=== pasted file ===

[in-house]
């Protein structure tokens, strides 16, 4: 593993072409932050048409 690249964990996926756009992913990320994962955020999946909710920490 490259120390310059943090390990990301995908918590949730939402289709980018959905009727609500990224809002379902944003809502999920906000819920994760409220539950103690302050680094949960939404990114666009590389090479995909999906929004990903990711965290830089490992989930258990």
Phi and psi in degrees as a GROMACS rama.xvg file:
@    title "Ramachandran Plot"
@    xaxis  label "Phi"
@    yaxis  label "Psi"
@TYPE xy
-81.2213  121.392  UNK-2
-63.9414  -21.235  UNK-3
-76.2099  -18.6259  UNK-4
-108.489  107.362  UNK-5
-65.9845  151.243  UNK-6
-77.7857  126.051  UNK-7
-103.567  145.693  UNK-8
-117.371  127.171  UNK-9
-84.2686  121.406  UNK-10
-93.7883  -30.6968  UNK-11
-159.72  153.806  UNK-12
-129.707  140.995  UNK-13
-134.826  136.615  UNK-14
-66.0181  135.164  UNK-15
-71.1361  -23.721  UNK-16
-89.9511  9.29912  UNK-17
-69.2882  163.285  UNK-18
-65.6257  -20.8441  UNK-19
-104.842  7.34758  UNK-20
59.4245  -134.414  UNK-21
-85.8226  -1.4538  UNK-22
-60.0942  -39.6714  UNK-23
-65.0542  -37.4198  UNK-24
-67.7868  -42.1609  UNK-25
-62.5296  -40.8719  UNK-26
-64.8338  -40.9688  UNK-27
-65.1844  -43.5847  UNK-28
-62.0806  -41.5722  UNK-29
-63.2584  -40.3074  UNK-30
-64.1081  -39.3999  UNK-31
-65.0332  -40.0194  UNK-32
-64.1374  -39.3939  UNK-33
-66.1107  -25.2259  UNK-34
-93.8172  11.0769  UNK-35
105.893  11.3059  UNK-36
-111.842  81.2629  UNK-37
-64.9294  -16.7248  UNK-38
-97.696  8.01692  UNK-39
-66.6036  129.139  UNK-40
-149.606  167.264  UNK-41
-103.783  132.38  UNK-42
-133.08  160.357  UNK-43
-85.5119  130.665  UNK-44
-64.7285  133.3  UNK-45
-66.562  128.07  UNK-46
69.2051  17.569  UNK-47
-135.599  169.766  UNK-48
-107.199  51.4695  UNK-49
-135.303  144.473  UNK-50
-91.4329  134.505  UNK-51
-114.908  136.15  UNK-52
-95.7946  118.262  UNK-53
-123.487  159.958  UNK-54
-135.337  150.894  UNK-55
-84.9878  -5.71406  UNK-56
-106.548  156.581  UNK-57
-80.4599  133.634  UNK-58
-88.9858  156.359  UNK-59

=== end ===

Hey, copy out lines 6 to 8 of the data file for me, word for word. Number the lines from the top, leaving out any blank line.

@    yaxis  label "Psi"
@TYPE xy
-81.2213  121.392  UNK-2